Ezekiel 27:12-36: Amassing Wealth

Well, I see something and I want it.
Bam! Right now!  No questions asked.
Don’t worry how much it costs me now or later
I want it and I want it fast.
I’ll go to any length, sacrifice all that I already have
and all that I might get.
Just to get something more that I don’t need
and Lord, please don’t ask me what for.
— 77s (“The Lust, the Flesh, the Eyes and the Pride of Life”)

What could possibly be better than good looks? How about being filthy rich? We know that Tyre was built from choice materials and by choice laborers from all over the world. The next few verses go on to describe how wealthy she was by using a shipping manifest from her trading partners.

Let’s be honest—there are more compelling things to read in this world than a shipping manifest! Still, there are a few important details we can discover through it:

  • Tyre traded with everyone—the list is quite comprehensive.
  • Tyre bought raw materials and sold finished products.
  • Tyre even traded with Judah—whom Ezekiel puts in a place of honour in the centre of his list.

. . .

Not all was well with the good ship Tyre, though. After 25 verses of unabashed flattery, we are given an idea that something is wrong:

So you were filled and heavily laden in the heart of the seas. (v. 25, NRSV)

On the surface, this is a poetic way of stating the obvious: Tyre is so rich, she is like a ship sailing out under a full load. When you know the fate of Tyre, though, you can sense the sinister undertones.

When the the Tyre-ship Ezekiel described got out to sea, a quick East wind blew up and shipwrecked her. All the wealth that was so painstakingly described in the manifest spilled into the water as the sea closed up over it.

Essentially, this is another way of writing about God thrusting Tyre down into the underworld. In this metaphor, however, God is not even mentioned as a direct agent. It is simply the chaos and unpredictability of the open sea.

. . .

As a prophetic glimpse at the future of Tyre, this passage is a grave tragedy. Let’s take a  minute and examine this story as a parable—something that can speak to our lives.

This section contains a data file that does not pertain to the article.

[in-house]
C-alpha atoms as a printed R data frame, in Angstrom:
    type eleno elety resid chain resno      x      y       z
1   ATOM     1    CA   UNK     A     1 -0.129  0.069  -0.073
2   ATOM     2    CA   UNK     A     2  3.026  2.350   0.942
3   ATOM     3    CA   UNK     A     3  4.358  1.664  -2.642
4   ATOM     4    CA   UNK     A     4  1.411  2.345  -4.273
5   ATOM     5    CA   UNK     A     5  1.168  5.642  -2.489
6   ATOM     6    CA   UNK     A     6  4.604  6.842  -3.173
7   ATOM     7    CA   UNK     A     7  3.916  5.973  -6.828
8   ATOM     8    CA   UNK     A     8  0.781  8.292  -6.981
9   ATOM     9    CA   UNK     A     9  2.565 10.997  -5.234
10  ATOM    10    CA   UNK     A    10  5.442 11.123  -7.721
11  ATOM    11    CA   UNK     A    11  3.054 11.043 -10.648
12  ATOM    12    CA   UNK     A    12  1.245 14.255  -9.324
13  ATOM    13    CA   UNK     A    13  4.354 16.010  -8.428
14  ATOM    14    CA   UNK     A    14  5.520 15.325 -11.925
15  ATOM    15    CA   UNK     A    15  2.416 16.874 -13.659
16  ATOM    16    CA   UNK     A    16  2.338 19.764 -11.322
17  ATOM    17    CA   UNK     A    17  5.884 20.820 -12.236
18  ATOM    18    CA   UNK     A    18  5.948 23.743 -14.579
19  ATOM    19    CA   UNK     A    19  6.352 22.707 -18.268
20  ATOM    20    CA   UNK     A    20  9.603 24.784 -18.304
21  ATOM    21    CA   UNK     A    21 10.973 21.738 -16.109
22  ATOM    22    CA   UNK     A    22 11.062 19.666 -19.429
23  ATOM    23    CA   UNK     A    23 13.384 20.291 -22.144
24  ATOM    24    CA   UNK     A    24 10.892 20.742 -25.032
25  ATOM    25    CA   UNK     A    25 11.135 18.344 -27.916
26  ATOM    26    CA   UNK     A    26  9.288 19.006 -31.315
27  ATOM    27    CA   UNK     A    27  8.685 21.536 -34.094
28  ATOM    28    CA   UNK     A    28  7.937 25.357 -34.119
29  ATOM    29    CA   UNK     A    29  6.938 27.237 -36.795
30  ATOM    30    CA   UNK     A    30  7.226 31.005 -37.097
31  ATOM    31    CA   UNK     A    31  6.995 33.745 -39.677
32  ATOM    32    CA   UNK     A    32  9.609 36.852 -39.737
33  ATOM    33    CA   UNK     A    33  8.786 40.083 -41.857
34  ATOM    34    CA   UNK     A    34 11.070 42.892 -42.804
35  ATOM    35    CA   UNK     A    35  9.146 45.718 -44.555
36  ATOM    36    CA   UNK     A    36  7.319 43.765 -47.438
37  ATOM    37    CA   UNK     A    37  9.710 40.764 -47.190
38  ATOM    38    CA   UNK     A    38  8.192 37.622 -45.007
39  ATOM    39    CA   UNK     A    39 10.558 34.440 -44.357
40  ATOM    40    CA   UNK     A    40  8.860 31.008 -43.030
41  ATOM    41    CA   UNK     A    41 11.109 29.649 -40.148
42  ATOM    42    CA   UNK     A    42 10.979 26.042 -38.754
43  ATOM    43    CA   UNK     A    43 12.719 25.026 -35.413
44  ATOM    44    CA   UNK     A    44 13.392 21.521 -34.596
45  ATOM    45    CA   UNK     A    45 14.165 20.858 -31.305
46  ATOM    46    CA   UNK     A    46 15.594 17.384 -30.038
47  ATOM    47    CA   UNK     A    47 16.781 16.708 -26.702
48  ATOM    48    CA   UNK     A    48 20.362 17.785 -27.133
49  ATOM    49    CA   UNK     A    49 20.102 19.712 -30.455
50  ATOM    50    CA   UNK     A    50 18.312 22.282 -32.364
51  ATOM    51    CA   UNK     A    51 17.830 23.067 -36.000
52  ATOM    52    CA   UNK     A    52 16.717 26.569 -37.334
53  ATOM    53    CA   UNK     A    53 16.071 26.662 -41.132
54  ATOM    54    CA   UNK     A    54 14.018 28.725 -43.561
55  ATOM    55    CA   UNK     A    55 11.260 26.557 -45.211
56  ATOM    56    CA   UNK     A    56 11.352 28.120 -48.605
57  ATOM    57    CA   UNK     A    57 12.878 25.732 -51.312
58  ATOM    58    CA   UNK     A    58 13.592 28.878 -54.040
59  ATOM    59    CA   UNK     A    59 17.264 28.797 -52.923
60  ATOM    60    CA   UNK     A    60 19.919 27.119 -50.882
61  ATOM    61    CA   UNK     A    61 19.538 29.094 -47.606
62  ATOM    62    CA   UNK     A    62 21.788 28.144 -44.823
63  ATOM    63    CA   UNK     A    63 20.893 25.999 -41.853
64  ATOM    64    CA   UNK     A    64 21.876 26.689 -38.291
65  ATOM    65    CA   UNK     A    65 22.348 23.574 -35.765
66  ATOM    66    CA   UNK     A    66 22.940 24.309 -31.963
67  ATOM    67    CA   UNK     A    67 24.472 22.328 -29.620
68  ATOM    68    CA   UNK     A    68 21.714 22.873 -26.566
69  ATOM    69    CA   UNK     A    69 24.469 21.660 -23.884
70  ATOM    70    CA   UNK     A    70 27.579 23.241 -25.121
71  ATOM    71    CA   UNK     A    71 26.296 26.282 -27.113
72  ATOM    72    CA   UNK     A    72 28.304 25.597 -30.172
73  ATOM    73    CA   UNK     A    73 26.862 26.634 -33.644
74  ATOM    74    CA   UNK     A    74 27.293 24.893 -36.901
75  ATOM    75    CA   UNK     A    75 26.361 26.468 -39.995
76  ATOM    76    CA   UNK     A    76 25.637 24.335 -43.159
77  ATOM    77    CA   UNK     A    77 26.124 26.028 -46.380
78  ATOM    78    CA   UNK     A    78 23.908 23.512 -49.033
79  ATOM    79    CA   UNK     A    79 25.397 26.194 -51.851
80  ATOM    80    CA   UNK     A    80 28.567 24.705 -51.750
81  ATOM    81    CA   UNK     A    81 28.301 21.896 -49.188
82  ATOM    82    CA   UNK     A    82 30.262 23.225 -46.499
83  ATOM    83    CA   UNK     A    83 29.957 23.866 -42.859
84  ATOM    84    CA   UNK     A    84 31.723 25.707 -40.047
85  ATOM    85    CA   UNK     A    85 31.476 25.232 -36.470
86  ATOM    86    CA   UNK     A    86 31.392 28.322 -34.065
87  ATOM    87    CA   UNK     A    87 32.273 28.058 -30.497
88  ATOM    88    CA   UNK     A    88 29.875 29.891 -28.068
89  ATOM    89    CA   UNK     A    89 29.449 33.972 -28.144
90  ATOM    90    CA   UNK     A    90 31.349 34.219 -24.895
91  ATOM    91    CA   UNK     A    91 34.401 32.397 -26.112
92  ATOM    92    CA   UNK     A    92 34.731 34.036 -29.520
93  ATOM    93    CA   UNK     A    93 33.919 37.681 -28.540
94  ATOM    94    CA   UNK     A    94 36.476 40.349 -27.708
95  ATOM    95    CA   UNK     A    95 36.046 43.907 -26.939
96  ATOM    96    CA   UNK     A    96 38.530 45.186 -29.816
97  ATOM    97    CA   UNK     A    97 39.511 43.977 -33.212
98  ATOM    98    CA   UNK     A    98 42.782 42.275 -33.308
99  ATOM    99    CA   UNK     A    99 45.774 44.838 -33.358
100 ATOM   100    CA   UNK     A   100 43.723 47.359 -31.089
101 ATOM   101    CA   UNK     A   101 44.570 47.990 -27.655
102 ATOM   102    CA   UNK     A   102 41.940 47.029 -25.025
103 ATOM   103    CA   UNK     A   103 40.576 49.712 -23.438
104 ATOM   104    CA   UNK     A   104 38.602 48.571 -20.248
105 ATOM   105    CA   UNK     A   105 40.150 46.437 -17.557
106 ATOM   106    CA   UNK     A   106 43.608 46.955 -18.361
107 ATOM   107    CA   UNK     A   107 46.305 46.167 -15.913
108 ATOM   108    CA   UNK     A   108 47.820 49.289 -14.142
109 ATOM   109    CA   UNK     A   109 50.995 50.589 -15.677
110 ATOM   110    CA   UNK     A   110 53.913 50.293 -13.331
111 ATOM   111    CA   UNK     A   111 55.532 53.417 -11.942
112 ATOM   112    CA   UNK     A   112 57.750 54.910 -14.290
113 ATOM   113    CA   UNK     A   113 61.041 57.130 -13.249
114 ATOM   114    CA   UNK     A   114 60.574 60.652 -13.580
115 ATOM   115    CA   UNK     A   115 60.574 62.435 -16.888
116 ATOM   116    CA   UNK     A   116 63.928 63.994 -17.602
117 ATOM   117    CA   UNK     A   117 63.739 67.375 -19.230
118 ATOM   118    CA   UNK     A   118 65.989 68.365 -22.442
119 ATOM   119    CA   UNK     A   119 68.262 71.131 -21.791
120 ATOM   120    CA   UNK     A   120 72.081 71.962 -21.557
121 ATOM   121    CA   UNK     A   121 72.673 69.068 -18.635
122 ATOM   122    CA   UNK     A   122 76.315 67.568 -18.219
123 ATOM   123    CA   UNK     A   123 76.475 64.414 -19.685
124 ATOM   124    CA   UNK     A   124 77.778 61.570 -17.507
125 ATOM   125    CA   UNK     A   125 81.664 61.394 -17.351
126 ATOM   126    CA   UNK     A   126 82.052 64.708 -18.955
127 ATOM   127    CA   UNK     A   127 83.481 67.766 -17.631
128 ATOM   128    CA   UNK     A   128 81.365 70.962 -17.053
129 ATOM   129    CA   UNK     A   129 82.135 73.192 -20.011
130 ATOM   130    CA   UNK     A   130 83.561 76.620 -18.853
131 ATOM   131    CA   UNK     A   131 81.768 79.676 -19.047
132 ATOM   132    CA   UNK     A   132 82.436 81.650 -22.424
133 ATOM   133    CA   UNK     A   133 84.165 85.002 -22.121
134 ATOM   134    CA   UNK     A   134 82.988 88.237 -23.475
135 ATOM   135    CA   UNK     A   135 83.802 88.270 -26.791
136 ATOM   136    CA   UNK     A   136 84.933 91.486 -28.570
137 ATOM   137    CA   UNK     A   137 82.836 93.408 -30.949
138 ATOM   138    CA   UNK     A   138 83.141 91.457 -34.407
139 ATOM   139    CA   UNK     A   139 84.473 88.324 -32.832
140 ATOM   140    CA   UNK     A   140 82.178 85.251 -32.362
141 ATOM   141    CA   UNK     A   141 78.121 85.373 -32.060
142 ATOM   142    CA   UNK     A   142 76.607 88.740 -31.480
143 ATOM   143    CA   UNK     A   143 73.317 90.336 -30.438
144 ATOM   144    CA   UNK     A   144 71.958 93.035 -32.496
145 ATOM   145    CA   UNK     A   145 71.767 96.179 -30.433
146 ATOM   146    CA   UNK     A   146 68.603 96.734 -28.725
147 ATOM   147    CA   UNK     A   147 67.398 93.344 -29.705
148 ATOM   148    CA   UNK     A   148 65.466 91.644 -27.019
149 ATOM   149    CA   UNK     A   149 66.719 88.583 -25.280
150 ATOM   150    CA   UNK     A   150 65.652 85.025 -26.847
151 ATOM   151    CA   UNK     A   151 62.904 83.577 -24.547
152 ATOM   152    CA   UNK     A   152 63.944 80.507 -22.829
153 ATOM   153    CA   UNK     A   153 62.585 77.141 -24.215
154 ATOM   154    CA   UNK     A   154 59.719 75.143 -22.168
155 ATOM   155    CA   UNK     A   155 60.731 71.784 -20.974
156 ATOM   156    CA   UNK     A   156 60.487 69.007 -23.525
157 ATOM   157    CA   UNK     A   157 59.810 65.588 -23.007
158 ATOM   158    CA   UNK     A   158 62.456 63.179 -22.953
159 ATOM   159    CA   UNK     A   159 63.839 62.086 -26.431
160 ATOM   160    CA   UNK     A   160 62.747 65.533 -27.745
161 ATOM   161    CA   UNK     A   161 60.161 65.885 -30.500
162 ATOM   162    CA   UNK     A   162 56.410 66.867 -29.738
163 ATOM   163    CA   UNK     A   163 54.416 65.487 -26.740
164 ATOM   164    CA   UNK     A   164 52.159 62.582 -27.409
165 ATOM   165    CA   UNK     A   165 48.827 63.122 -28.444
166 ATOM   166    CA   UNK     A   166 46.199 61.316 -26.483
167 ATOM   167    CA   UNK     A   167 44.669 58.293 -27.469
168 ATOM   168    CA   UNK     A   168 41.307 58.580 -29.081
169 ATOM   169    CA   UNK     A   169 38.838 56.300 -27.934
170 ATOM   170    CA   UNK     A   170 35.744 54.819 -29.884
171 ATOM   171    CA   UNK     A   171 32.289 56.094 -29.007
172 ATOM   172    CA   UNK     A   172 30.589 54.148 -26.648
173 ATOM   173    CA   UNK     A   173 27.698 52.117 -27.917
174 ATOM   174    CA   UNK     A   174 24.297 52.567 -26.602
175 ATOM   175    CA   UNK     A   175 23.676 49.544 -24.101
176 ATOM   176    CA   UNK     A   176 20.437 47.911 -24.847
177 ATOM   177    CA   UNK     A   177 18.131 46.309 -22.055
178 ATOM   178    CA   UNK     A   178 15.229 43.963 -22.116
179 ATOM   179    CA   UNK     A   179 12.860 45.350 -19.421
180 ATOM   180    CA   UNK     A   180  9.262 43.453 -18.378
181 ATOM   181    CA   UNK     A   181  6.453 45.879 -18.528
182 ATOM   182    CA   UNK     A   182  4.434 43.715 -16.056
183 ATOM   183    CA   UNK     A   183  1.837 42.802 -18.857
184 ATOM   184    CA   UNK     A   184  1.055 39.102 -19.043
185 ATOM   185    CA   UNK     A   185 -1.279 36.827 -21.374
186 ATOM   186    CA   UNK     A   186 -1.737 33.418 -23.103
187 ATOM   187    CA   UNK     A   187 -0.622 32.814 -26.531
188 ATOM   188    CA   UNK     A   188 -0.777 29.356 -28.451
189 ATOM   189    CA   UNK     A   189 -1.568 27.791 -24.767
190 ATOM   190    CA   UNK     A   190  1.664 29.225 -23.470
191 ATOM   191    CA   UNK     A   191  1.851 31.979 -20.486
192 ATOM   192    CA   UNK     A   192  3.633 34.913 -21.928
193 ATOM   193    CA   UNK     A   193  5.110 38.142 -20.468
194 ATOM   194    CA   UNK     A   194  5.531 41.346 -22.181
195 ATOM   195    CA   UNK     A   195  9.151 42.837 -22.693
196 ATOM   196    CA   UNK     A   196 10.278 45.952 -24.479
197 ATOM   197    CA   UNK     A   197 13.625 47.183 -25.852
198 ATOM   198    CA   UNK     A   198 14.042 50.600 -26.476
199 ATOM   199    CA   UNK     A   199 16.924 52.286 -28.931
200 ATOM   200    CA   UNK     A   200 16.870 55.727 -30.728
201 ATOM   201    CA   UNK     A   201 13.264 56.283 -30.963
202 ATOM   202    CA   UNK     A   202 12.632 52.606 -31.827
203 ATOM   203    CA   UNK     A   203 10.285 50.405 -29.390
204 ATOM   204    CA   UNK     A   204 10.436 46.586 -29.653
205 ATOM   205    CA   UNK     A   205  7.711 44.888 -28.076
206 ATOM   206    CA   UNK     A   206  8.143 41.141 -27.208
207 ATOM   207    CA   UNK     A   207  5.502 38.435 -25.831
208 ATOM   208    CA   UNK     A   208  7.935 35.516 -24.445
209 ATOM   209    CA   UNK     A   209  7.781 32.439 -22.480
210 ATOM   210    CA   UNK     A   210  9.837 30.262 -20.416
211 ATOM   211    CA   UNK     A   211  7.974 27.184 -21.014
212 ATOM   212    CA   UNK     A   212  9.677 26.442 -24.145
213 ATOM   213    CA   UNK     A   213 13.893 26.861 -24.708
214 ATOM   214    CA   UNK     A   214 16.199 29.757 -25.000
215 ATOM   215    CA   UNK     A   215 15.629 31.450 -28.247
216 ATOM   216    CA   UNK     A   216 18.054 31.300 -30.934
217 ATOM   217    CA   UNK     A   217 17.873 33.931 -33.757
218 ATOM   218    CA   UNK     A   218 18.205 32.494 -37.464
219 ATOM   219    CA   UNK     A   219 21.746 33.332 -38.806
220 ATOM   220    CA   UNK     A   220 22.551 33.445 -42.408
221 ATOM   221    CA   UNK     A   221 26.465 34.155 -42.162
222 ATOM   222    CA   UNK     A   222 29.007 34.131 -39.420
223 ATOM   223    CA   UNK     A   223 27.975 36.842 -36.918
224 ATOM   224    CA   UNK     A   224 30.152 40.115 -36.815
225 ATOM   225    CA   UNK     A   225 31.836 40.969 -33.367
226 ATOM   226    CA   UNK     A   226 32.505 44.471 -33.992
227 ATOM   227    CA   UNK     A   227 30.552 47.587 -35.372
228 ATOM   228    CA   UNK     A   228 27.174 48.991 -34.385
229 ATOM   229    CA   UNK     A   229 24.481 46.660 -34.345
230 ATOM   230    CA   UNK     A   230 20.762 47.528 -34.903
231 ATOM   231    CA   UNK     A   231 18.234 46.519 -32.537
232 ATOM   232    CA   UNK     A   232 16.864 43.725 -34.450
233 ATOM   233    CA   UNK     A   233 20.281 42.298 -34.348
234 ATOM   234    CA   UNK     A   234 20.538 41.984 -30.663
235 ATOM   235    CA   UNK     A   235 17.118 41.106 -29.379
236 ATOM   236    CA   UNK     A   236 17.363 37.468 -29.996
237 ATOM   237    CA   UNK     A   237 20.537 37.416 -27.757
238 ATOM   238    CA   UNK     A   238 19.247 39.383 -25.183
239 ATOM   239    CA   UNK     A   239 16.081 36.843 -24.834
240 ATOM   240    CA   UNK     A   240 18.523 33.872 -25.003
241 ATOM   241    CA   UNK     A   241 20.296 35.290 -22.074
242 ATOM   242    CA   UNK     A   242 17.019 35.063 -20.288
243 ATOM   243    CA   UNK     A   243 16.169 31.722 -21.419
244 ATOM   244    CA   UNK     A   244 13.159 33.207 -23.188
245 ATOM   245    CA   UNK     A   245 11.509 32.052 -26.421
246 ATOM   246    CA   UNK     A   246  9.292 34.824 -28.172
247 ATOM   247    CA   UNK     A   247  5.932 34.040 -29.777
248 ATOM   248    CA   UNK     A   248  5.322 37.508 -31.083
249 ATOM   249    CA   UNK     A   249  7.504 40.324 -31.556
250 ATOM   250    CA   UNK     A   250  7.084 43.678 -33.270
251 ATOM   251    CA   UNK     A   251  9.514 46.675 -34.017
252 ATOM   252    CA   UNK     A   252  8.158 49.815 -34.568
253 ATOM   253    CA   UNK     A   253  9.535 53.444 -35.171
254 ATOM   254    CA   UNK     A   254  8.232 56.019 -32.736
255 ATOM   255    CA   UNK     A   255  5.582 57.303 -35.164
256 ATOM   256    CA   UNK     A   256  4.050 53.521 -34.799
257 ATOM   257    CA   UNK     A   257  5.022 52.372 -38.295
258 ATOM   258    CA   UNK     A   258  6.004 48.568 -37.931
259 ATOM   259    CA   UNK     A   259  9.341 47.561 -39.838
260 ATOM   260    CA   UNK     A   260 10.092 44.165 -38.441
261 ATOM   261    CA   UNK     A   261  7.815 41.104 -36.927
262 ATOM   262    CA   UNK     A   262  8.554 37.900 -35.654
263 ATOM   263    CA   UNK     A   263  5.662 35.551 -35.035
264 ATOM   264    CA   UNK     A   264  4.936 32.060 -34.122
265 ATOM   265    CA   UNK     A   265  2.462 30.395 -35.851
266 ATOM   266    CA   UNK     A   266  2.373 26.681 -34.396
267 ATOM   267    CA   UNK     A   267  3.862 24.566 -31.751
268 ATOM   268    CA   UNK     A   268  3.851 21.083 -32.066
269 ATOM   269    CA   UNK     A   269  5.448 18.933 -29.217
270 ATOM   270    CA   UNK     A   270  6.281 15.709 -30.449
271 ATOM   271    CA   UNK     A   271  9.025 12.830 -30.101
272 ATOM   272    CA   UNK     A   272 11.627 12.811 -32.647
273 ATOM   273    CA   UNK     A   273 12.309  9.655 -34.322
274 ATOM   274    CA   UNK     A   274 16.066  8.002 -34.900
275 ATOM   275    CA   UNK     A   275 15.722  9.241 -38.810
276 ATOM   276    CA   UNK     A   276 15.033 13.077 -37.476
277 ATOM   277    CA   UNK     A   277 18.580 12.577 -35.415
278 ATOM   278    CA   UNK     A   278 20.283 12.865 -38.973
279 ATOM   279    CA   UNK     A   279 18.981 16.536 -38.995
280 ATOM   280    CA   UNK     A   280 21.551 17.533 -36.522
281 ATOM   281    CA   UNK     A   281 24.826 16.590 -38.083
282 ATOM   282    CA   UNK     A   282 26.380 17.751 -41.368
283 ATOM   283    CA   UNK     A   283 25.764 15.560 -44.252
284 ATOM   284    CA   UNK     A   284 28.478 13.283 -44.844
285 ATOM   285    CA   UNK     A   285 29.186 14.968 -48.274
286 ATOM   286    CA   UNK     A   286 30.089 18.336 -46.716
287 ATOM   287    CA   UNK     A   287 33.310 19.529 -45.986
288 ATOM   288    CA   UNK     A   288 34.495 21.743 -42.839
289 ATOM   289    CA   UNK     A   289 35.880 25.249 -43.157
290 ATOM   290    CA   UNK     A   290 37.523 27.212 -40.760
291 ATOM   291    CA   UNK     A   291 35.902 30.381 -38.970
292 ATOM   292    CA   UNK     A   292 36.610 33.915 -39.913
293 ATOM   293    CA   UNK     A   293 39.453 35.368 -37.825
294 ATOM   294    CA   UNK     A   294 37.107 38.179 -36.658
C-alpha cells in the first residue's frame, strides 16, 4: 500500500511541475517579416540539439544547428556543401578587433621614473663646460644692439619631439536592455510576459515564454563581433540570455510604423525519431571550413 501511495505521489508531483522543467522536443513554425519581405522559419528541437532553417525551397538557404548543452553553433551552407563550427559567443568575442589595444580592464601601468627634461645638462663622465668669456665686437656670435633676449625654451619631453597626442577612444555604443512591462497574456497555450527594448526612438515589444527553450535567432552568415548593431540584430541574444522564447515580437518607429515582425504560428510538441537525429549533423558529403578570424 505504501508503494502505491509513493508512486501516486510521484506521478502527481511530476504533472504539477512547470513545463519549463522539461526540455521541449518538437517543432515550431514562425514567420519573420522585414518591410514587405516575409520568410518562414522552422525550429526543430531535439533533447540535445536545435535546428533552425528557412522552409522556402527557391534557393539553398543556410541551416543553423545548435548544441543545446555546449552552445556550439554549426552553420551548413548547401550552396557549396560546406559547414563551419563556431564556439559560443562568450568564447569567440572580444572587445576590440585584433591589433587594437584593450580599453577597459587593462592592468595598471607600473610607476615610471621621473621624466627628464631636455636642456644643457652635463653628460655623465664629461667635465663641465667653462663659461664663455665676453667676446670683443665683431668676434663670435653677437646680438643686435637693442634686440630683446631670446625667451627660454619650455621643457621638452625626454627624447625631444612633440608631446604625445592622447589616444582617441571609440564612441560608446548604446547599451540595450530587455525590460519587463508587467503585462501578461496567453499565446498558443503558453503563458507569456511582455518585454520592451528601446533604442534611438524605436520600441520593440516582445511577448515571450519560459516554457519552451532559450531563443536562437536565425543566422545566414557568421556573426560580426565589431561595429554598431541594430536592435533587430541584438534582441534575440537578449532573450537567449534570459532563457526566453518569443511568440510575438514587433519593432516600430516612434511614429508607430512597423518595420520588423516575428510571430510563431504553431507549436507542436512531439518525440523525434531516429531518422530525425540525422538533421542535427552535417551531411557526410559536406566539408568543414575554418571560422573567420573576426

Do we travel through life amassing wealth?  Are our lives focused on making more money to increase our “standard of living”? (And by standard of living, most of us mean buying more things to entertain us.) Are we so utterly laden down and entrapped by goods, that we are unprepared for what might hit us?

I asked this question last entry, but it remains painfully obvious: are we like Tyre? If a biographer was describing our lives, could she say: “you were filled and heavily laden”? If the chaos and unpredictability of the world were to assault us, would we mourn the loss of our goods, or float peacefully like a leaf on the surface of the chaos below?

. . .

Lord God, you created, sustain, and have first claim on everything in the world. Help us to spend our time doing your work instead of trying to hoard your goods. In Jesus’ name, Amen.

<Ezekiel 27:1-11 | Looking Good

Ezekiel 28:1-10 | The Pride >

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2 Responses to Ezekiel 27:12-36: Amassing Wealth

  1. J. Weatherby September 11, 2006 at 10:10 pm #

    a comment about what you said about Tyre regarding ”amassing wealth” and “entrapped by goods” — Sure, that can be good advice. But Ezekiel seems to be giving instead a warning about the Evil One in the Garden, and what he is like, and his *modus operandi*; the havoc spawned there by the serpent that has been plagueing mankind since then; and a few really big hints about what to beware of.

    Certainly, getting distracted by wealth is not good. But it seems to me, that cannot be what it is about:
    —-
    Ezek. 28:13 You were in Eden, the garden of God; every precious stone adorned you: ruby, topaz and emerald, chrysolite, onyx and jasper, sapphire, turquoise and beryl. Your settings and mountings were made of gold; on the day you were created they were prepared. 14 You were anointed as a guardian cherub, for so I ordained you. You were on the holy mount of God; you walked among the fiery stones. 15 You were blameless in your ways from the day you were created till wickedness was found in you.

  2. Robin September 28, 2014 at 7:03 am #

    Again, God notices stuff.

    Why is it so easy to separate our spirituality from our carnality, church from state, God’s from mine?

    When I read God’s Word, it amazes me how involved he really is in every aspect of our lives, down to the smallest detail. Why would God care about the shipping manifest of a people not his own? “The eyes of the Lord are everywhere, keeping watch on the wicked and the good” (Prov. 15:3).

    “Take notice, you senseless ones among the people; you fools, when will you become wise? Does he who fashioned the ear not hear? Does he who formed the eye not see? Does he who disciplines nations not punish? Does he who teaches mankind lack knowledge? The Lord knows all human plans; he knows that they are futile.

    “Blessed is the one you discipline, Lord, the one you teach from your law; you grant them relief from days of trouble, till a pit is dug for the wicked. For the Lord will not reject his people; he will never forsake his inheritance. Judgment will again be founded on righteousness, and all the upright in heart will follow it” (Ps. 94:8-15).

    Father, please don’t let me forget that your eyes are on me always and help me always to live a life pleasing to you. Don’t spare your hand of discipline when I need it because even then you are touching me. The worst thing about the pit is that you are not there. Thank you for never leaving me (Deut. 31:6b).

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